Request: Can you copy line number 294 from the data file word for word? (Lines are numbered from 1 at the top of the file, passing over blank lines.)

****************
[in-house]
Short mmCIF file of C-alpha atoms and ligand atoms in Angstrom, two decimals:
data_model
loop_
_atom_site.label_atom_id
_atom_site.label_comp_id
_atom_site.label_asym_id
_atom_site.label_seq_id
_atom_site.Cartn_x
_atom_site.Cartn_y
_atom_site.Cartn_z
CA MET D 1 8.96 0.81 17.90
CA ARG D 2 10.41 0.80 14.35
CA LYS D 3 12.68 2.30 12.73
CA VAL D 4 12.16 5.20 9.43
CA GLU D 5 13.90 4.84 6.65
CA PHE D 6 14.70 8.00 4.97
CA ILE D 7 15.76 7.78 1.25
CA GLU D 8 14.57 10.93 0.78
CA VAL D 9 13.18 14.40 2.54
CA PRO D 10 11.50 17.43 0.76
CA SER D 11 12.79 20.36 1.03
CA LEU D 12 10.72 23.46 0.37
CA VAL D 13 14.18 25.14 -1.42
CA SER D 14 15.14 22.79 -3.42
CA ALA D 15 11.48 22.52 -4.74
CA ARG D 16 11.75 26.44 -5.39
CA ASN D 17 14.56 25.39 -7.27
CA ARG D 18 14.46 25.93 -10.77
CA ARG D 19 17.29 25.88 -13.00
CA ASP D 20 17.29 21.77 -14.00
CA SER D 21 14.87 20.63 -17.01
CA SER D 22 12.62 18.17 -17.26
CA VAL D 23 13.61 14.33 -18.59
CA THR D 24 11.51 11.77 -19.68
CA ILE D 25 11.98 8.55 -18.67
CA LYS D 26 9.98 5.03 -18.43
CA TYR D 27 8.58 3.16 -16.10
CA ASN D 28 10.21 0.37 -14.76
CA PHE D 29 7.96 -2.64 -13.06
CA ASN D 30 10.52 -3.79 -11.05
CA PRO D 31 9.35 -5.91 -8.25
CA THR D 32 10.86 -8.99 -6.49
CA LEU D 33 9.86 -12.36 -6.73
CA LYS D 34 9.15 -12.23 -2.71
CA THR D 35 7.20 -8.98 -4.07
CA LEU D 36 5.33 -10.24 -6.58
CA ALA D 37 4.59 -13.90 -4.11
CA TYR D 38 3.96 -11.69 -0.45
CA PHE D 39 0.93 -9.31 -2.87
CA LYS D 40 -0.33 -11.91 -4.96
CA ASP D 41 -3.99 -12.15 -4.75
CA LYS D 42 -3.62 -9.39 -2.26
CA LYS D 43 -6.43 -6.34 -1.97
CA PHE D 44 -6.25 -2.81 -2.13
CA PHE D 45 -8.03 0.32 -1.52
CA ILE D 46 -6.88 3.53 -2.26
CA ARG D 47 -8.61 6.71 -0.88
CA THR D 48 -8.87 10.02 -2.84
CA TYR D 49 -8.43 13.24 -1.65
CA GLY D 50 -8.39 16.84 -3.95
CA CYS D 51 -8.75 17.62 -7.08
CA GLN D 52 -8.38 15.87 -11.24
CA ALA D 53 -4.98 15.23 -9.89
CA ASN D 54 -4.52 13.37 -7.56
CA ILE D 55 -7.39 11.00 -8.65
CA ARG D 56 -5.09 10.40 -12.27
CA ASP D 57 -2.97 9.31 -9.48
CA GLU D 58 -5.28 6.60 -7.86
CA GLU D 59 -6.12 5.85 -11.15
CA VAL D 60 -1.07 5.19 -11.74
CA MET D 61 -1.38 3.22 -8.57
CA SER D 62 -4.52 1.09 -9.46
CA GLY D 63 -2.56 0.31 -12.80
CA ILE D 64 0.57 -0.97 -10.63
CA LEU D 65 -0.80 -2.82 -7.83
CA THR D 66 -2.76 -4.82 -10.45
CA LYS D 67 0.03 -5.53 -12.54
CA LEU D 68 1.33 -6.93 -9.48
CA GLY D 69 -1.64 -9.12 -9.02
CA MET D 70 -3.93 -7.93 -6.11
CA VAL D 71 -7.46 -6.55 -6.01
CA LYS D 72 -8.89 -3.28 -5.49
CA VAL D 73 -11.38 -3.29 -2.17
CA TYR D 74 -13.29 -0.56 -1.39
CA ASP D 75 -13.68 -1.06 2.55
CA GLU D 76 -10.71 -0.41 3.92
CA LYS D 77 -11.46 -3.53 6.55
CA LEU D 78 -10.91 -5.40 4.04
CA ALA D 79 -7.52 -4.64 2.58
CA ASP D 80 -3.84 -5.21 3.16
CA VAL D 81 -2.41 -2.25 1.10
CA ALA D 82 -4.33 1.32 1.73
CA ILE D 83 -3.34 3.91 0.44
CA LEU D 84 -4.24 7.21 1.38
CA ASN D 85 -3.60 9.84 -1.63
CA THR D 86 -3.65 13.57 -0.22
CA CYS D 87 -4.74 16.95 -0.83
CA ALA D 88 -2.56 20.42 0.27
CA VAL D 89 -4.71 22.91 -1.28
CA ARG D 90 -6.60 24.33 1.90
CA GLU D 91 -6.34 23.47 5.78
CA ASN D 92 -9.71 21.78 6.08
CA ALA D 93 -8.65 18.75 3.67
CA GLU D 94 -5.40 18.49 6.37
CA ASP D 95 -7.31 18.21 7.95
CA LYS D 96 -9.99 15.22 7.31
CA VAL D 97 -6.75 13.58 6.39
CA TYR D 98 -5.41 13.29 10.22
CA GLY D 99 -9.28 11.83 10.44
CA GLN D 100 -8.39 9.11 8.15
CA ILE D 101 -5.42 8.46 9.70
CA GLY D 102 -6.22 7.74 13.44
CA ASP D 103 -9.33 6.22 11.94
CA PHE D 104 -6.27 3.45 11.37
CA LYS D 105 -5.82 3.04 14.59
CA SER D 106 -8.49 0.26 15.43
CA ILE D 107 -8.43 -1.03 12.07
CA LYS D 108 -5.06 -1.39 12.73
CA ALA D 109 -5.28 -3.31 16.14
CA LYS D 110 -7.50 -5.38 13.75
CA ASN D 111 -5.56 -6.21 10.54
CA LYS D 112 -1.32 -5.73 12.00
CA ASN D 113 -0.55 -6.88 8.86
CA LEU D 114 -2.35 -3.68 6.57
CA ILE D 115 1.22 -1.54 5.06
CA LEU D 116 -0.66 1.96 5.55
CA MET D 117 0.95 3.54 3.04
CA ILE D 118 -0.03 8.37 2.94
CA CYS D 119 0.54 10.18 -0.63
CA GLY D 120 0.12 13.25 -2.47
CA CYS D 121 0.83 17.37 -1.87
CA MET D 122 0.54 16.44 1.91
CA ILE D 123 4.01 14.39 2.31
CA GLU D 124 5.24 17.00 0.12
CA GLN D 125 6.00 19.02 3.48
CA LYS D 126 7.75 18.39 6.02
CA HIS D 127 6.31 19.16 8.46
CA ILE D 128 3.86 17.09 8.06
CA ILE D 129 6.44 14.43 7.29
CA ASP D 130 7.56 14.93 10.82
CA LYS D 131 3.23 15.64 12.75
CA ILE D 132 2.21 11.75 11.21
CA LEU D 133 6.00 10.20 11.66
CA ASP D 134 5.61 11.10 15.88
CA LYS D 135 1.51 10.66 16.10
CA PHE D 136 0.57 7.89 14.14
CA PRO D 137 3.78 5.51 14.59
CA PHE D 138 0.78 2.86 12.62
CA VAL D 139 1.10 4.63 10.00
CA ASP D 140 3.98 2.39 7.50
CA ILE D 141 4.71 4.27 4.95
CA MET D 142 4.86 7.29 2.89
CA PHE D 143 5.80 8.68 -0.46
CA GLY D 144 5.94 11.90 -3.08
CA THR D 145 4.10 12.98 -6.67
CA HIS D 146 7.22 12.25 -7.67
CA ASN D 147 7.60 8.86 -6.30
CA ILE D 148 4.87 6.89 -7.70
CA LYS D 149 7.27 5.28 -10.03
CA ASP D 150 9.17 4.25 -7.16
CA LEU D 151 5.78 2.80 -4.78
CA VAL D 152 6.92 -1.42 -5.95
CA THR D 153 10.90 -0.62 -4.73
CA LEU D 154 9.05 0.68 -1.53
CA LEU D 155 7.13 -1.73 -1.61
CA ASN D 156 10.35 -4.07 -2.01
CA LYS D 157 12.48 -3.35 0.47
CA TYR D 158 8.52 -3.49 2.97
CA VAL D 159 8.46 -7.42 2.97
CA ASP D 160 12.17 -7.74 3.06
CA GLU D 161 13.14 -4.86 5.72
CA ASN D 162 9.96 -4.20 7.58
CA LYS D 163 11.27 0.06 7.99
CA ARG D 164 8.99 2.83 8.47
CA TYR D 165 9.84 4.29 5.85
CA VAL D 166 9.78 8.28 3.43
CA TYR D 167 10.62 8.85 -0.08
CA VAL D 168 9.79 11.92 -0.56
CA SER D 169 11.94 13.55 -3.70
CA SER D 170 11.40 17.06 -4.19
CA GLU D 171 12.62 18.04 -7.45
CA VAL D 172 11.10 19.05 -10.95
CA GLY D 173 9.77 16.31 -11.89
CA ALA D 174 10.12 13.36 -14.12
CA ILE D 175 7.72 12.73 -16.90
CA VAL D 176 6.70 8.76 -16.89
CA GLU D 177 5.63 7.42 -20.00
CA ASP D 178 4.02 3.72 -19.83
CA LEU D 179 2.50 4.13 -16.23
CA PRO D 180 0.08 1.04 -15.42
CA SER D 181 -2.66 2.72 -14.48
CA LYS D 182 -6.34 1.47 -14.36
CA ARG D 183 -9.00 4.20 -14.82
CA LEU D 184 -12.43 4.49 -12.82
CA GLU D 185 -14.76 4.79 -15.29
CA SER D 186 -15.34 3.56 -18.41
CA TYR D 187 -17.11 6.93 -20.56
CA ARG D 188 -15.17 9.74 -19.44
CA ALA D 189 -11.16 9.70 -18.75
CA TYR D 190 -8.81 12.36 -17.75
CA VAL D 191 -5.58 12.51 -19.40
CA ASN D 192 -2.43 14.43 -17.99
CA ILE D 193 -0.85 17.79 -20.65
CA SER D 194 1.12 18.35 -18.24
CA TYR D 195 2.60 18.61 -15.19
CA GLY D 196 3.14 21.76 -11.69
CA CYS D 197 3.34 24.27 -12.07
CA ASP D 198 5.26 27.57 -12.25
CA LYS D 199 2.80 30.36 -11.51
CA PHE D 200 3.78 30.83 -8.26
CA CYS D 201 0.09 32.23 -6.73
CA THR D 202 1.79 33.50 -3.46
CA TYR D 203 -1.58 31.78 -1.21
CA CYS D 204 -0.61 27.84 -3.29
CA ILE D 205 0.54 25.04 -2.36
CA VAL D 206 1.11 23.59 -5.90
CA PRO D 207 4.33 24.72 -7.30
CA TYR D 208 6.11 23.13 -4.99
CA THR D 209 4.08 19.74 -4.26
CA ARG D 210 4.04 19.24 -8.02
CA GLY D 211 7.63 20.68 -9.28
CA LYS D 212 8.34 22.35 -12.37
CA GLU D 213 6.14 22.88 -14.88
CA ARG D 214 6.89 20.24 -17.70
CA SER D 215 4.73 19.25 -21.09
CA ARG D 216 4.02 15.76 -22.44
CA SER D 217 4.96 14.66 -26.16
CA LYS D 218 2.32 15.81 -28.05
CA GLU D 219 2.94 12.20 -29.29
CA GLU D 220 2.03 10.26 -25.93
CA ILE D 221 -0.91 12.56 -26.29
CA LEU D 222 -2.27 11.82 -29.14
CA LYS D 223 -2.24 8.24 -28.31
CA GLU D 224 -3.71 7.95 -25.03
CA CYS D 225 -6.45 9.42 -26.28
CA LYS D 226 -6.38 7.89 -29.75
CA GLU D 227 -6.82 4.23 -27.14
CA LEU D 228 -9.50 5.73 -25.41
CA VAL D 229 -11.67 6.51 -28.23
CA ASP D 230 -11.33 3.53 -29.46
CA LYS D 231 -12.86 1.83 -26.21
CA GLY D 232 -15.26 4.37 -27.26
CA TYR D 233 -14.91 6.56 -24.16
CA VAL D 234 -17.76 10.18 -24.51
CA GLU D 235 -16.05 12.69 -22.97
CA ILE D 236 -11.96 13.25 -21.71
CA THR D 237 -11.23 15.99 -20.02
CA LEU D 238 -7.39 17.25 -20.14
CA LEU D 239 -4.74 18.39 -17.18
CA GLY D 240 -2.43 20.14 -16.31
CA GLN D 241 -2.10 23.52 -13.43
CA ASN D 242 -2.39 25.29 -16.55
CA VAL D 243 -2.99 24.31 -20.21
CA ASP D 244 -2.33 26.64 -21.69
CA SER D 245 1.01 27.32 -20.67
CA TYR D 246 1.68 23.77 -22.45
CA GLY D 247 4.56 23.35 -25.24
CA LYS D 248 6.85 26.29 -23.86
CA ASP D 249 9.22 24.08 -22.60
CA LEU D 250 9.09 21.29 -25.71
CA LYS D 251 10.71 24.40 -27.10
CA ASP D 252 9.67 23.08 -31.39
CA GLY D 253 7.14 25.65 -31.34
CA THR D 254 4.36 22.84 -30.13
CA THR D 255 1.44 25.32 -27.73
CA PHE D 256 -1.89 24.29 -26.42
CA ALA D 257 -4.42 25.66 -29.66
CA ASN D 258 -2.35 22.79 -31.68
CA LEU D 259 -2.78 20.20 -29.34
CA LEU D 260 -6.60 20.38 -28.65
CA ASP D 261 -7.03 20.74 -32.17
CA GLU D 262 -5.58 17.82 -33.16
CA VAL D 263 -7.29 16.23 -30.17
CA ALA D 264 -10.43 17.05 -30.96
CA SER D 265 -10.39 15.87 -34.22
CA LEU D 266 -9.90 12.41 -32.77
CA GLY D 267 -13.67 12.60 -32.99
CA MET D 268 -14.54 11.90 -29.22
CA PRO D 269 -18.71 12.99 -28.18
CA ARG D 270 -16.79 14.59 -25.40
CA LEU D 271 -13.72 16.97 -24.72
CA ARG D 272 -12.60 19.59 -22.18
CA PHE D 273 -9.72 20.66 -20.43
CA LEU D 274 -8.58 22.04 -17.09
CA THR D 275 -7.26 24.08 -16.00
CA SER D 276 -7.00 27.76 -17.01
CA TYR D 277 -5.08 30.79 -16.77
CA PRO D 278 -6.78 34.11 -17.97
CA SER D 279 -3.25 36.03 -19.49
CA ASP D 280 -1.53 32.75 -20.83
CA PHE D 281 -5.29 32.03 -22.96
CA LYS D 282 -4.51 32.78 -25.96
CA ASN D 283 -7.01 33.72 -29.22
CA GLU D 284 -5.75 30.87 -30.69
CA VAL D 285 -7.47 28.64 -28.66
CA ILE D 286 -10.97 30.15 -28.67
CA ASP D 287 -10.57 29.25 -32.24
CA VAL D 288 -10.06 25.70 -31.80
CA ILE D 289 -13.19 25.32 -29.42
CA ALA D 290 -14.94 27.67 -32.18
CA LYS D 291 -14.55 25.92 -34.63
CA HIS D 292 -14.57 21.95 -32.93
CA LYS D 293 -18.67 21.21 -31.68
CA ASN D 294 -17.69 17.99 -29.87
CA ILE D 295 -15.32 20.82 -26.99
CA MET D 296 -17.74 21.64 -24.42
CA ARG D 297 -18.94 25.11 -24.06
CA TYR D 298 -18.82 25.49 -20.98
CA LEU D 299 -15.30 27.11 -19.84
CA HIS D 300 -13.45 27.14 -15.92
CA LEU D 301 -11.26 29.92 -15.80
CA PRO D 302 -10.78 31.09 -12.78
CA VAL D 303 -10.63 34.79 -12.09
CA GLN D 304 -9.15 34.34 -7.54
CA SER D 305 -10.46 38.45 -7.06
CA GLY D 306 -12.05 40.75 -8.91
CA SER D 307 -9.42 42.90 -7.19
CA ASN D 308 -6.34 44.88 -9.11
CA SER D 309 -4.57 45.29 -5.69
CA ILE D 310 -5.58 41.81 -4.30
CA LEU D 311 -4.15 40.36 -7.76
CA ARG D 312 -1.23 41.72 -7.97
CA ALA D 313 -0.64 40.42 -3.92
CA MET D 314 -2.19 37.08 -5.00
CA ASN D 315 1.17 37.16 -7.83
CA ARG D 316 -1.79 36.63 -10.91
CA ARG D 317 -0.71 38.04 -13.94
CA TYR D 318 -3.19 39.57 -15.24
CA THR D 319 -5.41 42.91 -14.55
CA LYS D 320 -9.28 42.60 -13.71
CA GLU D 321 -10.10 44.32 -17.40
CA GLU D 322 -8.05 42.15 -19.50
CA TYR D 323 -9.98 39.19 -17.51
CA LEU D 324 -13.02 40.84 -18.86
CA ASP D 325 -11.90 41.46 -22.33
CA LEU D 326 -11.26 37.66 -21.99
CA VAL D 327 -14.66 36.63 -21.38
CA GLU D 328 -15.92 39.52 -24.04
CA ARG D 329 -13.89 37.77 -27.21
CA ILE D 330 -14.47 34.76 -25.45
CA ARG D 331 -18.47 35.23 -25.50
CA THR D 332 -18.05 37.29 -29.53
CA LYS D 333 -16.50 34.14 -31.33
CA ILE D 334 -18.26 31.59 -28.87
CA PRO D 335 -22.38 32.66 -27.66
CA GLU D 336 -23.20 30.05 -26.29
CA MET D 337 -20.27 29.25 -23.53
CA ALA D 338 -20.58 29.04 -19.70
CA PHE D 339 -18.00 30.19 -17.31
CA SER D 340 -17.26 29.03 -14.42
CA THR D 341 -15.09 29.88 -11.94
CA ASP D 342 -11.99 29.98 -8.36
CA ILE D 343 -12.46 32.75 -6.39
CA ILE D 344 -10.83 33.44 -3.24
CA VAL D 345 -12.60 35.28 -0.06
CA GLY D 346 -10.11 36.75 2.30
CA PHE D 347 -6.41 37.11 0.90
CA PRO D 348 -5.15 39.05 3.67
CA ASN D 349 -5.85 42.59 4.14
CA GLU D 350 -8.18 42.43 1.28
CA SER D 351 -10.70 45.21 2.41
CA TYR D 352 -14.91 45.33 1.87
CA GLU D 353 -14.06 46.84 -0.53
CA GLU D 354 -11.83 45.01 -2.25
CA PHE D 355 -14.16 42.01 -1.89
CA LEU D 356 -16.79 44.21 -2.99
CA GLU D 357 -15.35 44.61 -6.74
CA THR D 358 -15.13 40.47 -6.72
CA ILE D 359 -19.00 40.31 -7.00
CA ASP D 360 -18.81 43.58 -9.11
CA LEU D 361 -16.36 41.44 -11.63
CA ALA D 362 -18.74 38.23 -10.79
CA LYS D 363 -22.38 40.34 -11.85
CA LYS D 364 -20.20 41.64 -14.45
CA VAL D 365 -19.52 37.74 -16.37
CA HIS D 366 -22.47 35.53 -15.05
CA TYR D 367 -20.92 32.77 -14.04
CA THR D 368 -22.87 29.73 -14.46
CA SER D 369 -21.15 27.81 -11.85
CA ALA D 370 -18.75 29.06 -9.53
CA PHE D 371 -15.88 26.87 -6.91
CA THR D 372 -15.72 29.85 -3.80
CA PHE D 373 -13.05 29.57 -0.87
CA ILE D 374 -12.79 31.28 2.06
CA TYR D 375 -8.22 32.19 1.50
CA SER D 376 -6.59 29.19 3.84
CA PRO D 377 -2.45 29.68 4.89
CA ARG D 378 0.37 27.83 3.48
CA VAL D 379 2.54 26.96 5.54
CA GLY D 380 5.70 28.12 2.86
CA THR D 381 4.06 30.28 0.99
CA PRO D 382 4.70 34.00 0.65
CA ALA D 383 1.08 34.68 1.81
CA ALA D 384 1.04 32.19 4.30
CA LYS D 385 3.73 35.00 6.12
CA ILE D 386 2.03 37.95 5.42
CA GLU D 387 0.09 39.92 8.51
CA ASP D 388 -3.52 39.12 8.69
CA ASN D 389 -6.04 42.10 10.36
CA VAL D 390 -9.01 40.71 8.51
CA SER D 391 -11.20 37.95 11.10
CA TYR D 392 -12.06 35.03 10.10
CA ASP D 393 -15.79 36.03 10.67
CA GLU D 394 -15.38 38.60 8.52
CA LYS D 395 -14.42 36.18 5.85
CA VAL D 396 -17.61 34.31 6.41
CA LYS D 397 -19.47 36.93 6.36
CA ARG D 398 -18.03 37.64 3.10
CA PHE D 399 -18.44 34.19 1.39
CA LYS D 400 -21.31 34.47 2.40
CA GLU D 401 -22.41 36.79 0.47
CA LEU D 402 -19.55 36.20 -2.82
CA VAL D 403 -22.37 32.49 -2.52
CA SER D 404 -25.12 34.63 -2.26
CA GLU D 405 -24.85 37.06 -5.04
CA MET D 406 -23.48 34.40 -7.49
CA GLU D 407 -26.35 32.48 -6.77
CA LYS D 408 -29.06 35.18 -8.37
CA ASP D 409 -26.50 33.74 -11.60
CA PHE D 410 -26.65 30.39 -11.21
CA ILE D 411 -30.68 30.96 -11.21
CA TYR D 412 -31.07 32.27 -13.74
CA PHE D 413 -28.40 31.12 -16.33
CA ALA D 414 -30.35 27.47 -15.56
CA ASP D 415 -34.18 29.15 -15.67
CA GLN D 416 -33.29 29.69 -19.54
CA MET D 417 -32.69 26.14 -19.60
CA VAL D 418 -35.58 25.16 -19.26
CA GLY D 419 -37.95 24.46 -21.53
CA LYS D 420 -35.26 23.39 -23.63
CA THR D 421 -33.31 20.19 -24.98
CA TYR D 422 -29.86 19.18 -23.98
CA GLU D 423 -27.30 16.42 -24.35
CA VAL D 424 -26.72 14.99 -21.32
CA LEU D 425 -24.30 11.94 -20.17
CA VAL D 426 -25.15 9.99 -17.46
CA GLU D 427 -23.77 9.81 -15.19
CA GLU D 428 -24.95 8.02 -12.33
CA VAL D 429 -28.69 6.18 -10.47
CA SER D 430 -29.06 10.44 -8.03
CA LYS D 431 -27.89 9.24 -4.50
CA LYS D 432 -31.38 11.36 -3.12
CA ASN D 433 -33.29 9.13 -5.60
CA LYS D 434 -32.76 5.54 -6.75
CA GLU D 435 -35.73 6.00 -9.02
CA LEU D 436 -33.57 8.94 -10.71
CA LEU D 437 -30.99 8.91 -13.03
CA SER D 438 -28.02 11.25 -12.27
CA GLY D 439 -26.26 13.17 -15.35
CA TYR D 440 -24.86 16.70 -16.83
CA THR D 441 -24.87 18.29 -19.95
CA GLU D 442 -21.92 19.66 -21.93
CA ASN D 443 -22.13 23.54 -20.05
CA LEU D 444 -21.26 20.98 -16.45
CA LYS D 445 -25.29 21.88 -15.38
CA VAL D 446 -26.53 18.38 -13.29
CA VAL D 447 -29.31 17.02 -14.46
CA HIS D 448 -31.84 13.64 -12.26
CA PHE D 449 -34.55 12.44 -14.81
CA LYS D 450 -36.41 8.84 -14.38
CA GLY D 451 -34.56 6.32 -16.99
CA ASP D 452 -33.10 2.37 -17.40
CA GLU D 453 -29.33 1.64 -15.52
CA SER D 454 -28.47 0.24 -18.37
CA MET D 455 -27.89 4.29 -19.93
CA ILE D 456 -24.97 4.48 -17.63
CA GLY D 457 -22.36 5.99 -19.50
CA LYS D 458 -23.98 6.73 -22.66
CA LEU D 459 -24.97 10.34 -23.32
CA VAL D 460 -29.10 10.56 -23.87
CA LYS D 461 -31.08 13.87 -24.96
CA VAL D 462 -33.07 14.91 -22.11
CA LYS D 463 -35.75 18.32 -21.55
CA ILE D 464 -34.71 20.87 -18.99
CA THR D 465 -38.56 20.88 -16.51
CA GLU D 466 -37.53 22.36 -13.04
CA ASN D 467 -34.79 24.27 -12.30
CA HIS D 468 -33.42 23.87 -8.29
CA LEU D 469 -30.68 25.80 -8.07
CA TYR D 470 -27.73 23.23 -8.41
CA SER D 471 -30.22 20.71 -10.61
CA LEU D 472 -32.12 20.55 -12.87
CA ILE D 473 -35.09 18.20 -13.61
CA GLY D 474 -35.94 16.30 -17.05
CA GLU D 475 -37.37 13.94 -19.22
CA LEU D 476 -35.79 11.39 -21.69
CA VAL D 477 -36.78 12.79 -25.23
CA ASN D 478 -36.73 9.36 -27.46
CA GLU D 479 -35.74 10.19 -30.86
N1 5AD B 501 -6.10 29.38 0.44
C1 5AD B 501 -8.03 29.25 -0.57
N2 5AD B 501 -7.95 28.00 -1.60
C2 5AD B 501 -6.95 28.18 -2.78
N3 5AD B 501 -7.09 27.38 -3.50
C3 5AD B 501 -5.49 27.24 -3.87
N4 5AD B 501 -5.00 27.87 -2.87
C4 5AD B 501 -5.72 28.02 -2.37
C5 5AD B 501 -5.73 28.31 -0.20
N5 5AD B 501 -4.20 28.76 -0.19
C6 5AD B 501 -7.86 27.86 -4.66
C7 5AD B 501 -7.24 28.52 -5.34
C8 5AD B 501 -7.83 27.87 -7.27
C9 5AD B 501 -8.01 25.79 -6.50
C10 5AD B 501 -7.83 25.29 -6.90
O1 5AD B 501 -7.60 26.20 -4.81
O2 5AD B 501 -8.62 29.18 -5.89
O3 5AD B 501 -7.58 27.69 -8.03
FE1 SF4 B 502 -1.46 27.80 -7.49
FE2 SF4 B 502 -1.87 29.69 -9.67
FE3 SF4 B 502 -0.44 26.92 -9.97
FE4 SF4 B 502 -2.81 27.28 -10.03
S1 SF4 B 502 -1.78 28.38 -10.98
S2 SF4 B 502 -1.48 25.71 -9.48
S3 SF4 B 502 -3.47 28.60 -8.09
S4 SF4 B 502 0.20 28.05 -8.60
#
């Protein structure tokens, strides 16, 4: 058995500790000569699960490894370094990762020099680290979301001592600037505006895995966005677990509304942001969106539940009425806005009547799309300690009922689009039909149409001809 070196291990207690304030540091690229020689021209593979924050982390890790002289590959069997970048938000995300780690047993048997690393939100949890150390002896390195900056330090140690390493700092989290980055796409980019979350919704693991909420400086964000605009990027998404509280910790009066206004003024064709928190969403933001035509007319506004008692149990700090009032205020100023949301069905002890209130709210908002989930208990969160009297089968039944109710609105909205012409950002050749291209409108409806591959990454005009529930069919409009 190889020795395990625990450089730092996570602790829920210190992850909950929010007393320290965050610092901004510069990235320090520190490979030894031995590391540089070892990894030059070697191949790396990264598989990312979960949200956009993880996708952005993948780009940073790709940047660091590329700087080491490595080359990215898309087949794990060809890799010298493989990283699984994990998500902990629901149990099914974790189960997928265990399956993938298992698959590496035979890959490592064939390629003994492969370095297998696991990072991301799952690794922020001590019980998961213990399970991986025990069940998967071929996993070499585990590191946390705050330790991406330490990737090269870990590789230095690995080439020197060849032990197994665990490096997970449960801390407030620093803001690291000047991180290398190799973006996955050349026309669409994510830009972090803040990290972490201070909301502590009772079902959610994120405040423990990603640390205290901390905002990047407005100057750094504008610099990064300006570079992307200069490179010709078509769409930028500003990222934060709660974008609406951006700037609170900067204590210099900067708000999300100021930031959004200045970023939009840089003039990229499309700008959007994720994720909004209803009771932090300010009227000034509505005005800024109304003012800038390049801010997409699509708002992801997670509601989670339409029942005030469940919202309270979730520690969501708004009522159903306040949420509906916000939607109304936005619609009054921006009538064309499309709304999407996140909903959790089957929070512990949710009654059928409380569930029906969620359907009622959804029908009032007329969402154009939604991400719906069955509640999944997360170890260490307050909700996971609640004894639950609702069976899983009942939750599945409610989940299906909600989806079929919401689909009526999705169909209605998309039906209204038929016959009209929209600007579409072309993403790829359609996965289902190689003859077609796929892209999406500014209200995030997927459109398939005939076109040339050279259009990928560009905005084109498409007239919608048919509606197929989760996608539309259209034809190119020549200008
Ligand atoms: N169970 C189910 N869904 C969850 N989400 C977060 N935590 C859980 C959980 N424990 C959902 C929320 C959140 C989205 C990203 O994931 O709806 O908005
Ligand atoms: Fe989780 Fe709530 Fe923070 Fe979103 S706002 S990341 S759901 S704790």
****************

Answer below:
CA ASN D 283 -7.01 33.72 -29.22